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Legislative Affairs BY AMY LYNN SORREL


Making over PAT


LAWMAKERS LOOK TO IMPROVE TEXAS’ PRESCRIPTION DRUG MONITORING DATABASE


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With a few improvements, C.M. Shade, MD, says Texas’ prescription monitoring database can be a great tool to help physicians fight drug diversion and treat patients in need.


W


hen Texas’ prescription monitoring database, Prescription Access in


Texas (PAT), went offline for a few weeks, Garland pain manage- ment specialist C.M. Schade, MD, couldn’t see what turned out to be obvious signs of doctor-shopping. A patient whom police eventu- ally arrested had already been to multiple doctors for the same pain medicine prescription. Designed to rein in drug traf-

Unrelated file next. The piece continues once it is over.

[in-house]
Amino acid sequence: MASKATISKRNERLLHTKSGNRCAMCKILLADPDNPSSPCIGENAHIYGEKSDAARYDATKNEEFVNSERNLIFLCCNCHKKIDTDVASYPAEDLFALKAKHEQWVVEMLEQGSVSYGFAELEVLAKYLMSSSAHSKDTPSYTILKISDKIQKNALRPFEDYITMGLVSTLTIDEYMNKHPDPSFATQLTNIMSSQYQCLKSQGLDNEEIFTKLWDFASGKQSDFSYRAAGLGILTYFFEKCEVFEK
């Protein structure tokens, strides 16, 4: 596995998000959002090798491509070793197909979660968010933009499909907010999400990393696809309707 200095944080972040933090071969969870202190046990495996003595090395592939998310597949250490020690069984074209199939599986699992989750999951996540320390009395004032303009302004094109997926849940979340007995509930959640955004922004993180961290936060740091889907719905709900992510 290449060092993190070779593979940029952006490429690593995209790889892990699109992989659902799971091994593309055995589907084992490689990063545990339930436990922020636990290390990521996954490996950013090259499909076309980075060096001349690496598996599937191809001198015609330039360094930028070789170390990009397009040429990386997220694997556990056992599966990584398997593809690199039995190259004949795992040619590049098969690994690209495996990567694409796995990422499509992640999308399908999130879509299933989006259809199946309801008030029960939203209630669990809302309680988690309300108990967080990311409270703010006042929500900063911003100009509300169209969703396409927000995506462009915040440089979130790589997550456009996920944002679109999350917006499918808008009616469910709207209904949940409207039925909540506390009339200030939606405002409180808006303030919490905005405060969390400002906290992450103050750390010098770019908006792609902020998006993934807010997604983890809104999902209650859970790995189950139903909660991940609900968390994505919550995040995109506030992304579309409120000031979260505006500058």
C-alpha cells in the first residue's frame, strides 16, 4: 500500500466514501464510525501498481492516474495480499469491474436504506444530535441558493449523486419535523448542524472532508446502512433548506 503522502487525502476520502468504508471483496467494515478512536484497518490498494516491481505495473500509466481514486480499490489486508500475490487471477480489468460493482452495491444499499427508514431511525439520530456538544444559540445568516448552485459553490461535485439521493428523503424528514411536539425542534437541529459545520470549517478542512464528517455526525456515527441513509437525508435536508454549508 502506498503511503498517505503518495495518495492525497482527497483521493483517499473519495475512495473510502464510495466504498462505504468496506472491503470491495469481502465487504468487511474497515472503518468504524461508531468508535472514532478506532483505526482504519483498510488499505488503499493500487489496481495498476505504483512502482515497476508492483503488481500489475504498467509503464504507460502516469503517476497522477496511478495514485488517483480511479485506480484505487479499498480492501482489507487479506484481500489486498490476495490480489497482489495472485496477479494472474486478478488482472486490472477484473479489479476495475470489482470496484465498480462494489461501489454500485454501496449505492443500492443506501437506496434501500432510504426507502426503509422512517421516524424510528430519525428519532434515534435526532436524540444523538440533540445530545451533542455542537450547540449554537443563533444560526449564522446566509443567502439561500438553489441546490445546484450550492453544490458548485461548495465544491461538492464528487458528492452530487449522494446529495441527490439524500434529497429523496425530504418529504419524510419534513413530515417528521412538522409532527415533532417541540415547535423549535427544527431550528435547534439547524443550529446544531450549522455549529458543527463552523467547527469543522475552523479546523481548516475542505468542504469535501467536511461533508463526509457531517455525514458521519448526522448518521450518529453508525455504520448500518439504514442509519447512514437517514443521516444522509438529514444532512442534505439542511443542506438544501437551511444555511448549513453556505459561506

ficking and abuse, PAT allows physicians and other authorized users — like pharmacists, midlevel practitioners, and law enforce- ment personnel — to see patients’ prescription drug history for the last 12 months. Pharmacists must report prescription data within seven days of filling an order. “It made me look bad, like I


wasn’t doing anything about the problem,” said Dr. Schade, a past


PHOTO BY JIM LINCOLN March 2015 TEXAS MEDICINE 37


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